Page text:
WHAT IS A “BRAND”? IS “BRANDING” THE SAME AS “MARKETING”?
Products are made in the factory, but brands are created in the mind. – Walter Landor
A brand is something intangible. It is simply a unique perception, image or impression that forms in the minds of its internal and external stakeholders when they encounter a particular company or product.
Whatever a brand’s unique perception, image or impression might be, it’s main purpose is to differentiate itself from its competitors. In order to do so, the differentiating factor must the following fulfill 5 criteria:-
- Unique – It must be something special that no other competitors are already claiming
- Easy to understand – It must be simple enough for stakeholders to make sense of without needing much explanation
- Favourable - It must be something that has positive connotations
- Convincing - Stakeholders must see value in this differentiating factor
- Defensible – It must not be easily replicated or copied by competitors
Contrary to popular belief, a logo is not a brand. A logo is simply the visual representation of the brand. A brand is not a brand unless it stands for one distinct image, and one image alone. A company or product that tries to project too many images at the same time cannot claim to be a brand as it is unsure of its identity and confuses its stakeholders.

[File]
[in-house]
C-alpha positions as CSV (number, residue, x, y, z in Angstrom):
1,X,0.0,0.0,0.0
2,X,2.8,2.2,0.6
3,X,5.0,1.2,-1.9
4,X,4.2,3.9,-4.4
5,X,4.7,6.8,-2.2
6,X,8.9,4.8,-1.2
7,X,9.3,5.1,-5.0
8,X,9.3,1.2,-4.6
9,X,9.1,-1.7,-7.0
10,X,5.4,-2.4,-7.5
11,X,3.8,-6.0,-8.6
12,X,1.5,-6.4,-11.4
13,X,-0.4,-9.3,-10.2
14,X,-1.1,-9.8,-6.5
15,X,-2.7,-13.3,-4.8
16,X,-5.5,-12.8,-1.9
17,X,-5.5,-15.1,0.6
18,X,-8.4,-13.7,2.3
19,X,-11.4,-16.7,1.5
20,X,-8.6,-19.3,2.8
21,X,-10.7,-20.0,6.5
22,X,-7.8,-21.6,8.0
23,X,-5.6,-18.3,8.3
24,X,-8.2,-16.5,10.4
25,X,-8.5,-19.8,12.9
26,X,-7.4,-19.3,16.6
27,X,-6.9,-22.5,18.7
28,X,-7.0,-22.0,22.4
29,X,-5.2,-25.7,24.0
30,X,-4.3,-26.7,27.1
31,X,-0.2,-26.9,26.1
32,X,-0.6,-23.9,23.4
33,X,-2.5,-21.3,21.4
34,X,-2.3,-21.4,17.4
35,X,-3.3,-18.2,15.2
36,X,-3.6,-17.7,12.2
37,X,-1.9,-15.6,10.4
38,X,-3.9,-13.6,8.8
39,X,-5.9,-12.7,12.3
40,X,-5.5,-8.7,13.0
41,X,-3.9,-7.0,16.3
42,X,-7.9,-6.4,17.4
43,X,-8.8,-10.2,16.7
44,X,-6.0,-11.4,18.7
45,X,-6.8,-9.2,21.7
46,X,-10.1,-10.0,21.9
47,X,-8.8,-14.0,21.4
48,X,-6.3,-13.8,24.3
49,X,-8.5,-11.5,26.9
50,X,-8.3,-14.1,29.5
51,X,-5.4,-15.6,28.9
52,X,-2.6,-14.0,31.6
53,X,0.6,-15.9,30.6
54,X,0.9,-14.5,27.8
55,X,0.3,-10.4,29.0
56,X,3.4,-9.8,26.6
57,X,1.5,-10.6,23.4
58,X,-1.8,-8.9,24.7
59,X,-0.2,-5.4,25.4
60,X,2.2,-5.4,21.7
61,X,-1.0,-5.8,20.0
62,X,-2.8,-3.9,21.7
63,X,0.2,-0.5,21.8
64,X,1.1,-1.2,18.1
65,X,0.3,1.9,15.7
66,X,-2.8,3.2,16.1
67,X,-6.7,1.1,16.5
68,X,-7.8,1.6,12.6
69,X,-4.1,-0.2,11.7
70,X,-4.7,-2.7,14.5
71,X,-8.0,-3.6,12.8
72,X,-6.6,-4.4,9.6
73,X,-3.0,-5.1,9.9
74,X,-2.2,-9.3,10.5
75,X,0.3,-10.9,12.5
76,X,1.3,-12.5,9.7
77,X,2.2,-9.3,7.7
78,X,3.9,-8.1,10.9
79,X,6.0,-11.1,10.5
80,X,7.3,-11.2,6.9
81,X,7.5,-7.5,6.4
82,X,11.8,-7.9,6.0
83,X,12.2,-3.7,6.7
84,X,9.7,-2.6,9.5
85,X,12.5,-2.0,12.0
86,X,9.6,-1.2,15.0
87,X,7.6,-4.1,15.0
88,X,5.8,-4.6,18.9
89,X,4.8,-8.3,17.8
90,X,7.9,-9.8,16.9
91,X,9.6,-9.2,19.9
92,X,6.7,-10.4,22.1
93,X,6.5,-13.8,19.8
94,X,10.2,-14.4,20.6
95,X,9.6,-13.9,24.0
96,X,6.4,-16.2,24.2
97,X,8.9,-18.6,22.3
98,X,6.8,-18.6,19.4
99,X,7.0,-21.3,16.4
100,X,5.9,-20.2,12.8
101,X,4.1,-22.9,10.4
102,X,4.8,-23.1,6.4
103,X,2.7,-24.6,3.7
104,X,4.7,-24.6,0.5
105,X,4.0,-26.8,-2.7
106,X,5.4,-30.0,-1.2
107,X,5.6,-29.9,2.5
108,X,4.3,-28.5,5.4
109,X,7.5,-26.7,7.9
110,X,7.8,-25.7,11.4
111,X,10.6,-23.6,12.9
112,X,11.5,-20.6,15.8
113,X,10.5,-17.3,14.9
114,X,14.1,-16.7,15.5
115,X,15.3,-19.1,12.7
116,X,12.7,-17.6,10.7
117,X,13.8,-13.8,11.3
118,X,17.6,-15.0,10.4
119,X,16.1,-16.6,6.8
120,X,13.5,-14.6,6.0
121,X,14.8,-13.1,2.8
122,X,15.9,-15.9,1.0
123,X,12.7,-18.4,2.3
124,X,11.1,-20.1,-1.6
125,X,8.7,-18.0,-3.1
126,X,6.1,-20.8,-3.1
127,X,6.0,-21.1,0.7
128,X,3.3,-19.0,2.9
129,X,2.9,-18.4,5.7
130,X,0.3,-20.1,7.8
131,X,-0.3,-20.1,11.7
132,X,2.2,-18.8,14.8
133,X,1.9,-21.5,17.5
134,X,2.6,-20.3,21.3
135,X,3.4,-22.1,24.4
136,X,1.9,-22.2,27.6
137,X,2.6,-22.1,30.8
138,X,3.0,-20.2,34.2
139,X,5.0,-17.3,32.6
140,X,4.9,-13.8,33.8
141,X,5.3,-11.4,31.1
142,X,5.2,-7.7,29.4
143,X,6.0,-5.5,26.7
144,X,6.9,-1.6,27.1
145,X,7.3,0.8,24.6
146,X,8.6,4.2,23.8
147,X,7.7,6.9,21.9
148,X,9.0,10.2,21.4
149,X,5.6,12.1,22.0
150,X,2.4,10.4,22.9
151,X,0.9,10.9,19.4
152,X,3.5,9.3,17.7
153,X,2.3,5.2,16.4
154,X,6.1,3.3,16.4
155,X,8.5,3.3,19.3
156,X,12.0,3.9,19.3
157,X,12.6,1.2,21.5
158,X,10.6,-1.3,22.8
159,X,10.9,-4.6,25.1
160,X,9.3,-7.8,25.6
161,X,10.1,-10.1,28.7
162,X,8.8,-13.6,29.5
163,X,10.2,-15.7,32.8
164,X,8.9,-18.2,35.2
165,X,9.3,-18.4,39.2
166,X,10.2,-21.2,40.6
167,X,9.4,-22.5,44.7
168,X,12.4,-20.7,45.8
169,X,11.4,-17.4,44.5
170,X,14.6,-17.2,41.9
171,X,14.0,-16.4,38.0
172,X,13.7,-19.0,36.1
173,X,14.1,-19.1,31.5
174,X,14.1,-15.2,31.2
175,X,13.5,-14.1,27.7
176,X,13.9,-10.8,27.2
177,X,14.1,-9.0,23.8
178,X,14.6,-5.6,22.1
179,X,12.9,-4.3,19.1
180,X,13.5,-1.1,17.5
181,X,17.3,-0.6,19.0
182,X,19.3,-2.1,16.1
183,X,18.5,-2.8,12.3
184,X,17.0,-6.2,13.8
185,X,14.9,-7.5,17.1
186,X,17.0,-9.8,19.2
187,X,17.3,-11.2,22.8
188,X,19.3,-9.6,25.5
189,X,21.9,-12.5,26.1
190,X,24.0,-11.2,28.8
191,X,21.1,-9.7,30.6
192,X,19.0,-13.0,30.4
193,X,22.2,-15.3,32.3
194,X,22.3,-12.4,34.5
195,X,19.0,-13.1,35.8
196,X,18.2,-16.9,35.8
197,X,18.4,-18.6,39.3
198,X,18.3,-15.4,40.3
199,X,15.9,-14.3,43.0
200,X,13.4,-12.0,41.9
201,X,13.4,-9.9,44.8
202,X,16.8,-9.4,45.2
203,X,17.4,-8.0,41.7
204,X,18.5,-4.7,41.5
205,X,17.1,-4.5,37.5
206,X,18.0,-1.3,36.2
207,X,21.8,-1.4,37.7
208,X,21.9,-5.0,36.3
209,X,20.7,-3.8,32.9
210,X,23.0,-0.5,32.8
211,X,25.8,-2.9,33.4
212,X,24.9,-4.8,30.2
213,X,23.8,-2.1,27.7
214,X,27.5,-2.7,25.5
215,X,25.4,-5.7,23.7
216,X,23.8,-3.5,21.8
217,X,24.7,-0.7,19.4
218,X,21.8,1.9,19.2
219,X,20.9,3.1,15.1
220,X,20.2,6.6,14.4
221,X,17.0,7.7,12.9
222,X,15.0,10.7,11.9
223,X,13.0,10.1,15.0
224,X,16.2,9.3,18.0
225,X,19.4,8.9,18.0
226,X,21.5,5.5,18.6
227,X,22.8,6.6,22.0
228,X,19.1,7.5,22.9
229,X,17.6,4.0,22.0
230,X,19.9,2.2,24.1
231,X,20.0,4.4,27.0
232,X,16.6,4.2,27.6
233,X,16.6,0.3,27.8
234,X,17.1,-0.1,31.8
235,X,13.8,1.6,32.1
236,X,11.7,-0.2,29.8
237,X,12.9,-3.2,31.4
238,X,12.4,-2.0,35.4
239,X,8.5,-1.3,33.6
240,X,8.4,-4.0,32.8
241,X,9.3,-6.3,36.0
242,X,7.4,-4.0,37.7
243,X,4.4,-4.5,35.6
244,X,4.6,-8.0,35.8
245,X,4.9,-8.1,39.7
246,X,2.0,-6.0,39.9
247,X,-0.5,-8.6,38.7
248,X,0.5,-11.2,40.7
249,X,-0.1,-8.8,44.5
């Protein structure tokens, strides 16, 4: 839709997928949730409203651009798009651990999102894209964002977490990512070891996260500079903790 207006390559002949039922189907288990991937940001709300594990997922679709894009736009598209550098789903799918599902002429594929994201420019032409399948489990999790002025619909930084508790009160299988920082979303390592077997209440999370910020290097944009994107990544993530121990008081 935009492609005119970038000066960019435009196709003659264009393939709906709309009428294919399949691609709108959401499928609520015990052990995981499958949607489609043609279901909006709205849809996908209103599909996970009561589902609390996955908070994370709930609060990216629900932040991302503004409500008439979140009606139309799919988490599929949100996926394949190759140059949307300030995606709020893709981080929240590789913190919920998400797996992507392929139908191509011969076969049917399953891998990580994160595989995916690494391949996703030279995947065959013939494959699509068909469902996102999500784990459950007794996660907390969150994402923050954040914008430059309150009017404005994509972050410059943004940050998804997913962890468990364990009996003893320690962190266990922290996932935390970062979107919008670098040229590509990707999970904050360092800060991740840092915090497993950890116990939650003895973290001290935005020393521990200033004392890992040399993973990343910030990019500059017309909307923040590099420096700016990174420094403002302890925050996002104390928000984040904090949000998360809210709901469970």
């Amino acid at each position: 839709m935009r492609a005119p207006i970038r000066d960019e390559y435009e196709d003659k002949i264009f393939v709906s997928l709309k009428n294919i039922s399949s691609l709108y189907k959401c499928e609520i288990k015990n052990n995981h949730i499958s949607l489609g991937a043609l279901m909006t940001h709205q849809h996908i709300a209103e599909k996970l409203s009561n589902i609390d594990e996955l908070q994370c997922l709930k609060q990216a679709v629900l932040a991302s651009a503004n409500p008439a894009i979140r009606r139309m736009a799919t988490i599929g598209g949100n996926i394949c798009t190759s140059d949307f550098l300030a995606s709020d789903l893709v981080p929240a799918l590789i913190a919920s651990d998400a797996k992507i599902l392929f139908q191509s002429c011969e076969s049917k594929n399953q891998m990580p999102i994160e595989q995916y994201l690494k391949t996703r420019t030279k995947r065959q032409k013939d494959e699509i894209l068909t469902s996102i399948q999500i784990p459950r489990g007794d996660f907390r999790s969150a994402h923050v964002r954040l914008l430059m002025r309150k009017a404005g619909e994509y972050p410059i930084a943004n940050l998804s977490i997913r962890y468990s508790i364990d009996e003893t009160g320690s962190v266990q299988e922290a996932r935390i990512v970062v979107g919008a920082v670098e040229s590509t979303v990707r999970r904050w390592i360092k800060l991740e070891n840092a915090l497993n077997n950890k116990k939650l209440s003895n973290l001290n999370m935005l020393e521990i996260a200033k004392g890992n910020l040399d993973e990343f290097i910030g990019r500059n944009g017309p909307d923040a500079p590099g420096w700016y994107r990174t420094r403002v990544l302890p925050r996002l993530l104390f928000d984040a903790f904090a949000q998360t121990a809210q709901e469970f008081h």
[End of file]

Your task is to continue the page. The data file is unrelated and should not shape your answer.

Branding refers to the development of an effective strategy to project this singular differentiating image in the promotion of a company or product. The purpose of branding is to achieve perceptual differentiation vis-à-vis competitors.
Marketing refers to the process or technique of promoting, selling, and distributing a product or service through the communication of its differentiating image.
The roles of branding and marketing are different but complementary. Think of them as the 2 essential components in building a successful business; just like what fuel and oxygen are to a burning flame – reduce one and the flame flickers; remove one entirely and the flame is extinguished. Without branding, marketing is aimless; Without marketing, branding is useless. In the long run, a well-thought-out brand strategy coupled with a well-executed marketing strategy, will allow a company or product to establish a clearly differentiated presence in the competitive marketplace.
For a brand to be strong, its unique differentiating factor that must be deeply rooted in the minds of its stakeholders. Hence, the strength of a brand depends on the strength of association that stakeholders hold between the company or product, and this differentiating factor.